Vernacular Science and Social Power
Explores how outsiders reinvent, rethink, and apply new technology in often subversive ways
This is the first study of how “outsiders” reinvent consumer products—often in ways that embody critique, resistance, or outright revolt.
Contributors: Richard M. Benjamin, Hank Bromley, Massimiano Bucchi, Carmen M. Concepción, Virginia Eubanks, Lisa Gitelman, David Albert, Mhadi Goldberg, Samuel M. Hampton, Michael K. Heiman, Linda Price King, Valerie Kuletz, Lisa Jean Moore, Brian Martin Murphy, Paul Rosen, Michael Scarce, Peter Taylor.
From the vernacular engineering of Latino car design to environmental analysis among rural women, to the production of indigenous herbal cures—groups outside the centers of scientific power persistently defy the notion that they are merely passive recipients of technological products and scientific knowledge. This is the first study of how such “outsiders” reinvent consumer products—often in ways that embody critique, resistance, or outright revolt.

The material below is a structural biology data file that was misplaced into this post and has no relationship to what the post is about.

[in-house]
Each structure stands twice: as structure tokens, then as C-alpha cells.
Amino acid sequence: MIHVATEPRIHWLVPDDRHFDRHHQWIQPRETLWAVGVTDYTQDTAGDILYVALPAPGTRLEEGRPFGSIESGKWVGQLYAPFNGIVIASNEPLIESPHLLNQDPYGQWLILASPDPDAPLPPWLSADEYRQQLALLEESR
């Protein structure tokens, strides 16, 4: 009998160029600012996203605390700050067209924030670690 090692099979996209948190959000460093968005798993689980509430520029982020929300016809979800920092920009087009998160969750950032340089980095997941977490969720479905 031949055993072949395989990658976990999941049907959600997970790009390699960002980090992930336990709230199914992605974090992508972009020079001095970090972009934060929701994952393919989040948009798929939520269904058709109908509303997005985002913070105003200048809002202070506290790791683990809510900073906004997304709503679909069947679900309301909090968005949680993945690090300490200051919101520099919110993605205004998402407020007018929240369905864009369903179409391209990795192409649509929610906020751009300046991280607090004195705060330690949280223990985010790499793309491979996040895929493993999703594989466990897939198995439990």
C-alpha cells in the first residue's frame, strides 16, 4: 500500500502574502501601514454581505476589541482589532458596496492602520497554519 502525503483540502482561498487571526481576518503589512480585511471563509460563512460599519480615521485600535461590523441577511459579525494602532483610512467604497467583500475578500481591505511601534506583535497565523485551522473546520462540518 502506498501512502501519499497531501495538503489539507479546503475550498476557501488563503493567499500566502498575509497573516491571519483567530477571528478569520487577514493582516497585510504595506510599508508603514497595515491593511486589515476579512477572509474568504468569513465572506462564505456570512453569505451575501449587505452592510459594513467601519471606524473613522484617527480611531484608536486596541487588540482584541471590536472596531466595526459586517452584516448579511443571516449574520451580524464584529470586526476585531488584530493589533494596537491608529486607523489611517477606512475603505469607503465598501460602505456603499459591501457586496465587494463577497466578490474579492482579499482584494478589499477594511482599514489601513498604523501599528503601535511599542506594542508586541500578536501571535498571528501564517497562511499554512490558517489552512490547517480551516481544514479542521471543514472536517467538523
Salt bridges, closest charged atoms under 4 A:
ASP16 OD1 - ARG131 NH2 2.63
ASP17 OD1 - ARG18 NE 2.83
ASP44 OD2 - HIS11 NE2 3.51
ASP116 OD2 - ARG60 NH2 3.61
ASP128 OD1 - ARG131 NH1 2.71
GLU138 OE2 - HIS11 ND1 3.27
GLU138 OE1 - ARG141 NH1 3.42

Contributors: Richard M. Benjamin, Miami U; Hank Bromley, SUNY, Buffalo; Massimiano Bucchi, U of Trento, Italy; Carmen M. Concepción, U of Puerto Rico; Virginia Eubanks, Rensselaer Polytechnic Institute; Lisa Gitelman, Catholic U; David Albert Mhadi Goldberg, California College of Arts and Crafts; Samuel M. Hampton; Michael K. Heiman, Dickinson College; Linda Price King; Valerie Kuletz; Lisa Jean Moore, College of Staten Island, CUNY; Brian Martin Murphy, Niagra U; Paul Rosen, U of York; Michael Scarce, Peter Taylor, U of Massachusetts, Boston; Turtle Heart.